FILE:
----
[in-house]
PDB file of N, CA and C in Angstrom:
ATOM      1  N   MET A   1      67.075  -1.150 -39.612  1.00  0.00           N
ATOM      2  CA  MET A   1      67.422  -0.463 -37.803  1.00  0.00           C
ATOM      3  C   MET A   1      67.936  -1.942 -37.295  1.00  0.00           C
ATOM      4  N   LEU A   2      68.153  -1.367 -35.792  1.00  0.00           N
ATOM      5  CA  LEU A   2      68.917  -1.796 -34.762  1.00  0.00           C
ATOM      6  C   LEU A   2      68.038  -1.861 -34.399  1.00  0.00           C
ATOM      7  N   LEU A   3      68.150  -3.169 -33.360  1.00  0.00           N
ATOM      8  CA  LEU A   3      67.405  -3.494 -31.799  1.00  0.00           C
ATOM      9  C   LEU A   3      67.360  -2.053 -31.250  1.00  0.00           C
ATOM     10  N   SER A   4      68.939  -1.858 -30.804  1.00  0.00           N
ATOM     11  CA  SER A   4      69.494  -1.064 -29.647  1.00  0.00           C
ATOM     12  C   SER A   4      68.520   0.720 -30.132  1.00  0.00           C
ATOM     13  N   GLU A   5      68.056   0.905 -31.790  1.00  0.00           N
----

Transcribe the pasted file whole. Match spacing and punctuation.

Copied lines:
[in-house]
PDB file of N, CA and C in Angstrom:
ATOM      1  N   MET A   1      67.075  -1.150 -39.612  1.00  0.00           N
ATOM      2  CA  MET A   1      67.422  -0.463 -37.803  1.00  0.00           C
ATOM      3  C   MET A   1      67.936  -1.942 -37.295  1.00  0.00           C
ATOM      4  N   LEU A   2      68.153  -1.367 -35.792  1.00  0.00           N
ATOM      5  CA  LEU A   2      68.917  -1.796 -34.762  1.00  0.00           C
ATOM      6  C   LEU A   2      68.038  -1.861 -34.399  1.00  0.00           C
ATOM      7  N   LEU A   3      68.150  -3.169 -33.360  1.00  0.00           N
ATOM      8  CA  LEU A   3      67.405  -3.494 -31.799  1.00  0.00           C
ATOM      9  C   LEU A   3      67.360  -2.053 -31.250  1.00  0.00           C
ATOM     10  N   SER A   4      68.939  -1.858 -30.804  1.00  0.00           N
ATOM     11  CA  SER A   4      69.494  -1.064 -29.647  1.00  0.00           C
ATOM     12  C   SER A   4      68.520   0.720 -30.132  1.00  0.00           C
ATOM     13  N   GLU A   5      68.056   0.905 -31.790  1.00  0.00           N